There are a few questions I get regularly, and one of the most common is “Why not Majorette?”
It is a great question. And I don’t have a good answer. I should show Majorette. It makes perfect sense with what I collect and what I like to feature. The fact is, for the way I collect, it is less about chase pieces (although those are nice) and more about mini replicas of cool, real cars. That is why I make no apologies about rooting for a return to realism for Matchbox and ogle over new Hot Wheels like the BMW 3.0 CSL (more of that tomorrow).
Of course that realism goes much further with Tomica Limited Vintage and Kyosho, which I love collecting, and I have found some gems from Auto World, Greenlight, and just recently M2 (more on that in a bit as well). I am also looking forward to what will be coming from Johnny Lightning and Racing Champs.
But back to Majorette. If you are not familiar with Majorette, they are a diecast brand based in France, and their models can be found in many countries outside of the US. Years ago Majorette had a large presence in the US, but not anymore. And I have no idea if there are plans for a return. I wish there were.
I have gotten a little grief for going gaga over some of the new realistic Matchbox models and not saying a thing about Majorette. That is fair. Because those that collect Majorette are correct. Majorette has been doing some fantastic stuff for a very long time, and it definitely deserves some space here.
I have tried to keep Lamley focused on what I like to collect, and while I have a handful of Majorettes, I don’t have as many as I’d like, as they are hard to acquire if you live in the US. I need to change that and pursue more. There are so many cool Majorettes out there, and many would look so nice in my collection, so I am after a few. My Lamley co-founder David Tilley has been on the lookout for me in the UK, and already has put a few aside to send over:
eBay of course is an option as well. I will do what I can to get more and feature them here.
Majorette models are less the premium type of TLV and Auto World, and more toy car-type like Hot Wheels and Matchbox. And while the Mattel brands choose to stay committed to the $1 price point here in the US, Majorette has stayed old school with moving parts and, one of my favorite features of Matchbox back in the day, shocks. That probably means they would sell here in the US in the $3-$4 range, and while you and I might buy them, it is hard to say if the general public would. Just look at Tomica’s massive failure at Toys R Us a few years ago.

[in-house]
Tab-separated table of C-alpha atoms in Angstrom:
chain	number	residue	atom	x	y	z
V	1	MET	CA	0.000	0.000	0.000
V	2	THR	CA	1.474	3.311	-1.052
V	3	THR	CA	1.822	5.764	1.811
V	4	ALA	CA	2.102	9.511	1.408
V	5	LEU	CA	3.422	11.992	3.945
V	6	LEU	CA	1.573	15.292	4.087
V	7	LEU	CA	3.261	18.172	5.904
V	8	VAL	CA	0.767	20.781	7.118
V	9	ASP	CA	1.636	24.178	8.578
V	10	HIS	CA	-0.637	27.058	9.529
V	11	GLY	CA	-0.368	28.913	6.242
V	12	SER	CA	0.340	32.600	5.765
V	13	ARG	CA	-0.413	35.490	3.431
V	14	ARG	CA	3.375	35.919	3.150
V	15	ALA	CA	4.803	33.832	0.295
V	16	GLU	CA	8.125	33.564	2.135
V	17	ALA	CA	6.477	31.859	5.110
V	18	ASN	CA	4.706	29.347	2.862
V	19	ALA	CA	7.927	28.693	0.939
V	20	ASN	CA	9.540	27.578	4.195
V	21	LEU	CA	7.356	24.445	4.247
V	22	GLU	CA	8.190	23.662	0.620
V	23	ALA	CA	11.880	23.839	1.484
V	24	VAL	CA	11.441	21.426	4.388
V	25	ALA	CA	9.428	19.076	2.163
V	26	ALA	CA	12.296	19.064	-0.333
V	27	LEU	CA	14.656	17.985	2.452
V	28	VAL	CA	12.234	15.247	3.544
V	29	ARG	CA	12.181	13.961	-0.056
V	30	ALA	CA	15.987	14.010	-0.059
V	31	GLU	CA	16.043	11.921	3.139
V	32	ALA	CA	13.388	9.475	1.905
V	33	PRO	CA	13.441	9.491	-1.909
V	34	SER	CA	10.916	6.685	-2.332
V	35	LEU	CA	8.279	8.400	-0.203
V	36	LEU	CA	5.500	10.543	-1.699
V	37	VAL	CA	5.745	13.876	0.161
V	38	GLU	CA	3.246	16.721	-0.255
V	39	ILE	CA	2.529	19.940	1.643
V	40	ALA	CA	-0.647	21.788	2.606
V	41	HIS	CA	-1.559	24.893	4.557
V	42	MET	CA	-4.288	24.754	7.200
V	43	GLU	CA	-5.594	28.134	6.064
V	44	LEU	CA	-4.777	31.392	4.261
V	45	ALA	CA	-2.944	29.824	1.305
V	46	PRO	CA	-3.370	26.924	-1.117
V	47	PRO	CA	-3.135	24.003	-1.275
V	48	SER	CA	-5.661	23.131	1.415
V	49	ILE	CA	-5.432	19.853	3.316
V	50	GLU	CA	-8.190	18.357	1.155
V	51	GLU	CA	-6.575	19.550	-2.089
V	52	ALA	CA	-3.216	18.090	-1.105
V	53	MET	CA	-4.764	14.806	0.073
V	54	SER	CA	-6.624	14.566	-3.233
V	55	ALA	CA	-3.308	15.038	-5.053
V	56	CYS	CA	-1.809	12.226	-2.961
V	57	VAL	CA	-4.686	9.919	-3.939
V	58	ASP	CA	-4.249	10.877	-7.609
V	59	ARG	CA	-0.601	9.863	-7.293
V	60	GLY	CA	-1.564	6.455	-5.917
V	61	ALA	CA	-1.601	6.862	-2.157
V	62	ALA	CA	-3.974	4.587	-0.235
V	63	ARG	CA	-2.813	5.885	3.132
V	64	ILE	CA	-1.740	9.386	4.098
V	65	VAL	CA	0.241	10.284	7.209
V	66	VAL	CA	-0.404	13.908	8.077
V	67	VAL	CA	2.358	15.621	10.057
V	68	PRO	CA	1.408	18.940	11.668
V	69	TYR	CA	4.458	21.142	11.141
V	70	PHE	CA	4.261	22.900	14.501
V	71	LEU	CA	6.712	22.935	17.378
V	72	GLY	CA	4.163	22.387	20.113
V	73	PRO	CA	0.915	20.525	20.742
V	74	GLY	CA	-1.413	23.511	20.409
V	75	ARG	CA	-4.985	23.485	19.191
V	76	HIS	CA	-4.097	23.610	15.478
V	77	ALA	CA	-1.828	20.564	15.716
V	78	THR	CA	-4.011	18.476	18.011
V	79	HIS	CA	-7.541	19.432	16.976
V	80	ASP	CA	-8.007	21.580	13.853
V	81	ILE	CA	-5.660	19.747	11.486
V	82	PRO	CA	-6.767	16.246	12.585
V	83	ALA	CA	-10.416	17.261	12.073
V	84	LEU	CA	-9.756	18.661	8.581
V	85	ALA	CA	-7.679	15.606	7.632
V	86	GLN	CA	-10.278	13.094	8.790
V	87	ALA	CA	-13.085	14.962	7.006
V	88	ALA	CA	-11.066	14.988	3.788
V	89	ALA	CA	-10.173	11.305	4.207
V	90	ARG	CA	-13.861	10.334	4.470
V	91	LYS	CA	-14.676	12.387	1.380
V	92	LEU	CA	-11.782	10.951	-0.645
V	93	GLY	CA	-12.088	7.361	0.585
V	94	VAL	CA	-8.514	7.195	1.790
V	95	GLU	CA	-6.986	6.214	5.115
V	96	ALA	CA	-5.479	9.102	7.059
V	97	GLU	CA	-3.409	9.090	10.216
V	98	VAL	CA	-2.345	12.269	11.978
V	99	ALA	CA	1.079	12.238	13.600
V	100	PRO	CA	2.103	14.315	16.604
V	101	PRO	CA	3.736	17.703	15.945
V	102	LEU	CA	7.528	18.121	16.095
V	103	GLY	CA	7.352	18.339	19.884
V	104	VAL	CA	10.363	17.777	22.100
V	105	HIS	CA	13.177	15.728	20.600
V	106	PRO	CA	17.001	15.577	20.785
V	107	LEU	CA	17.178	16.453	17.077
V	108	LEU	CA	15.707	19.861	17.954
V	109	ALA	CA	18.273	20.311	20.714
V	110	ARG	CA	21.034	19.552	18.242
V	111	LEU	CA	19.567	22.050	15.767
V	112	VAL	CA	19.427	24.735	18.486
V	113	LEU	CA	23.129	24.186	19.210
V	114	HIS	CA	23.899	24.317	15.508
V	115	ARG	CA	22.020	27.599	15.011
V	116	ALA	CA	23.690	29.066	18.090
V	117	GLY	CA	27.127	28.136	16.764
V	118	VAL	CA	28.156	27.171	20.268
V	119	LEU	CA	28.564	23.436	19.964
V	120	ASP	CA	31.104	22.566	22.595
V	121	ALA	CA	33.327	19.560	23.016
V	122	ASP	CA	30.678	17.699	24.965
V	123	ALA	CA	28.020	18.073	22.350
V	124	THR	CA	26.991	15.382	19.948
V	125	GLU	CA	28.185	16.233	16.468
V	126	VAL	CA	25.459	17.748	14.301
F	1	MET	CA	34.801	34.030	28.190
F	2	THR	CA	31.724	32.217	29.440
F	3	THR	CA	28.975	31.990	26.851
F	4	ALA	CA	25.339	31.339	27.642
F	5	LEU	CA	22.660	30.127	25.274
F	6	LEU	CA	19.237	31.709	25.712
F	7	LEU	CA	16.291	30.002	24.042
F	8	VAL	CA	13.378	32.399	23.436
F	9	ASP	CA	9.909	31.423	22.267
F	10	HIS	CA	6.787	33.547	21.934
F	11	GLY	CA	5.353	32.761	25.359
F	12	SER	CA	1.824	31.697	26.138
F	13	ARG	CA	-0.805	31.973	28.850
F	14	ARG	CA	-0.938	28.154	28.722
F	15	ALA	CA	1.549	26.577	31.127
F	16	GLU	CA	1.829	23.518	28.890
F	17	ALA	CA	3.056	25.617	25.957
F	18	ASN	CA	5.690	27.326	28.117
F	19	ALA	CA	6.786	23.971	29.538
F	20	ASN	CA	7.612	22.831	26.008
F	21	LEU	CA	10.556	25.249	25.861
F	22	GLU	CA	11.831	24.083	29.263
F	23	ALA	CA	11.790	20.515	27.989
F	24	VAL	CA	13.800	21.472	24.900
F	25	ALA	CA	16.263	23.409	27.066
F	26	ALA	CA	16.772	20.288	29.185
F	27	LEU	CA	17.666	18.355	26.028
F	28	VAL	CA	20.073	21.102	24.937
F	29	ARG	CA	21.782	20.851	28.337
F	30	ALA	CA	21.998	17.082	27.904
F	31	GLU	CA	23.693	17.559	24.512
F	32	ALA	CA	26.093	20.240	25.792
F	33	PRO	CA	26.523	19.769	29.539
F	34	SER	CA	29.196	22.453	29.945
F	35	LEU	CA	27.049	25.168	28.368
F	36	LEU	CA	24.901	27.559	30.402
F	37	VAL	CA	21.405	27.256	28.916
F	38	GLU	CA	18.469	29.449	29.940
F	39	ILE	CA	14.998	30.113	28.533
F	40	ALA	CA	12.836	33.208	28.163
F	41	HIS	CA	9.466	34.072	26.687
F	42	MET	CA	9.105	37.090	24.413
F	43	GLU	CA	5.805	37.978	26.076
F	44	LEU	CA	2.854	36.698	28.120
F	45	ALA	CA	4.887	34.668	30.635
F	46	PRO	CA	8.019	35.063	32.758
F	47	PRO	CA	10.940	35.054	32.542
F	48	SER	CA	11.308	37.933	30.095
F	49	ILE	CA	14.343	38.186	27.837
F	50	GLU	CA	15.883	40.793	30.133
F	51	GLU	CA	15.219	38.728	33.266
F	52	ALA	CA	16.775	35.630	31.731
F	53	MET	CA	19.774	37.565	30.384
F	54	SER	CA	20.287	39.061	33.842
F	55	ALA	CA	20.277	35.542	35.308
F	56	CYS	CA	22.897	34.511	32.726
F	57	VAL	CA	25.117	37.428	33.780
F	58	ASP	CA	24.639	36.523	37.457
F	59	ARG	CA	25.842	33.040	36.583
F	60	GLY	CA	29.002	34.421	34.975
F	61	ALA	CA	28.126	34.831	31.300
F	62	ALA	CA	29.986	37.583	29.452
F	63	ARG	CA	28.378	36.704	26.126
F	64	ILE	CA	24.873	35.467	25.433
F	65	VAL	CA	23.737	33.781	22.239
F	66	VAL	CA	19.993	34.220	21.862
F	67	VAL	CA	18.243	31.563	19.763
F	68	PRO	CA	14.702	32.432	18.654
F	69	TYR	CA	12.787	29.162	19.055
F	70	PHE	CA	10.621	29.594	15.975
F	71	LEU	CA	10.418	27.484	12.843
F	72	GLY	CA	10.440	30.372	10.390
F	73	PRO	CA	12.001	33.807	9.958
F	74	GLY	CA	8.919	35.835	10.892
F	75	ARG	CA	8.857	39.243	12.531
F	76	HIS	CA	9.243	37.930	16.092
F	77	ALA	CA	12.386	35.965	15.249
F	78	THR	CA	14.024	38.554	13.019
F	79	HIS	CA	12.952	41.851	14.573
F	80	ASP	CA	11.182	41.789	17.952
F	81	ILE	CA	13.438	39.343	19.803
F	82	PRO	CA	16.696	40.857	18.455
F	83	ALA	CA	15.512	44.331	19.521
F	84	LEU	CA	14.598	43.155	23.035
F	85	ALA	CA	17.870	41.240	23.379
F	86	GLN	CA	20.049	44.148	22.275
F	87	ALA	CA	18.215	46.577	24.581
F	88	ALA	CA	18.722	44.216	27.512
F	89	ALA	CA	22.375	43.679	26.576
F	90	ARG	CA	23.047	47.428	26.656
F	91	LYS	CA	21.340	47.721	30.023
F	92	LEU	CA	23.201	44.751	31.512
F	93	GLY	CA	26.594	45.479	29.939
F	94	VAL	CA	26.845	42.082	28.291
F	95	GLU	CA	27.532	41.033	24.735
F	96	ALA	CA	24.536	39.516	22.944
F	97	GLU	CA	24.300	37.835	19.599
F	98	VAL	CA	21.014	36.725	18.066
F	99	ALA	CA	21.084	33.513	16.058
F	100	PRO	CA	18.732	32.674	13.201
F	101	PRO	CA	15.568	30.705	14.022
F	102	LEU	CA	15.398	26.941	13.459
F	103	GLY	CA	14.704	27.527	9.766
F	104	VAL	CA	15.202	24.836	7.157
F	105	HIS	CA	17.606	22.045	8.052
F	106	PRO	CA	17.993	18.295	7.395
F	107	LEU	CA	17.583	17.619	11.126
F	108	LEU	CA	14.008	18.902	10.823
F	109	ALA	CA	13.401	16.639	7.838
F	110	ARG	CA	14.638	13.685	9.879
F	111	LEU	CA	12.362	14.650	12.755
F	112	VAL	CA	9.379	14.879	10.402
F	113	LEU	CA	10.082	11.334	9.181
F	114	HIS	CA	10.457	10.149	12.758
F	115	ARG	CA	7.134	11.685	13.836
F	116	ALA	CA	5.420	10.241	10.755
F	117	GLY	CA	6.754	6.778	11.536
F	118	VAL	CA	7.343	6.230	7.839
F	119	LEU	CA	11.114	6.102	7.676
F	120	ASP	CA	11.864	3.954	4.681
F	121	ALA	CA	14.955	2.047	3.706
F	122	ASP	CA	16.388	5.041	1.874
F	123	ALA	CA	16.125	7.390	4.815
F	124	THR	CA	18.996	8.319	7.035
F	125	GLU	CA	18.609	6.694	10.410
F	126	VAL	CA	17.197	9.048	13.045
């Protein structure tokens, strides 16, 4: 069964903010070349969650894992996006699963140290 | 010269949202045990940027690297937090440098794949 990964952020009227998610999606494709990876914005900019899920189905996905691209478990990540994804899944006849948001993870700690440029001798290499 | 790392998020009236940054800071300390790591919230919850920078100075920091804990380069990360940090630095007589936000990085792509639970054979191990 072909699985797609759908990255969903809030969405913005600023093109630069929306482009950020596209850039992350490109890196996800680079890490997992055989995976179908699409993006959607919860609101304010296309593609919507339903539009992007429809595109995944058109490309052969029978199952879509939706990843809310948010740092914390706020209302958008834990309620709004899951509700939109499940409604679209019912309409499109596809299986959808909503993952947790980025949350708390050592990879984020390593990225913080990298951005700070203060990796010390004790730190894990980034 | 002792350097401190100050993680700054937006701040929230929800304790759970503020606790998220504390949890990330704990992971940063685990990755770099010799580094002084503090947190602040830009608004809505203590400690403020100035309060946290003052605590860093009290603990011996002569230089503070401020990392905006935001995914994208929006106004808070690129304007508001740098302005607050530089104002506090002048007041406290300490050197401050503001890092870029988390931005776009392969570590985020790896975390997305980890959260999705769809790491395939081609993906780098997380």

Opening parts have never been a big deal to me. Sometimes they take away from the look of the model overall, but that is the collector and displayer in me talking. There is no doubt they add play value. Shocks? I love the bounce of the shocks. I love the smooth way wheels on shocks roll. Some Majorettes do suffer from a little too much gap in the wheel wells because of it (Let’s just say the Mercedes SLS looks better from above than at a full side profile.), but for the most part they look good.
There is another thing I really like about Majorette, and it is a simple detail that I think our friends at Mattel could adopt. They separate the licensed models from the fantasy. Multipacks, for example, feature either all licensed or all fantasy cars. They even call their unlicensed cars “Fiction”. Doing that also allows Majorette to emphasize multipacks more. Assortments are specific, so you don’t have to look at various packs to find the least abusive assortment like you do with Hot Wheels 9-packs. I would say that the percentage of multipack sales vs singles is much higher for Majorette.
|Size comparison with Matchbox|
A big difference in approach between Majorette and the Mattel brands? Majorette tends to keep it current. Their licensed vehicles are mainly of cars that have been released in the last couple of years. New pickups, new sports cars, new racers, new street cars, new SUV’s, etc. Obviously Matchbox and Hot Wheels do some current cars, but their licensed releases are a mix of old and new. There is of course some crossover, but I think the brands fit nicely together, especially with Majorette’s emphasis on European brands.
So over time I have added a Majorette here and there. I have utilized friends overseas, and occasionally everyone’s favorite diecast seller on Instagram, @the_toy_pimp (check his feed out if you haven’t). My Majorette collection isn’t large, but it merits a some pics here on the blog. And I hope it expands quite a bit. All of my pics below are of models I have acquired the last few years, including some special edition models.
But first, as great as the models I have are, Majorette 2016 is even better. Carmakers from Europe (of course), Japan, and the US are all represented.
Some of the models that are out or will be out:
Yes, I want all of those. To join the collection I already have: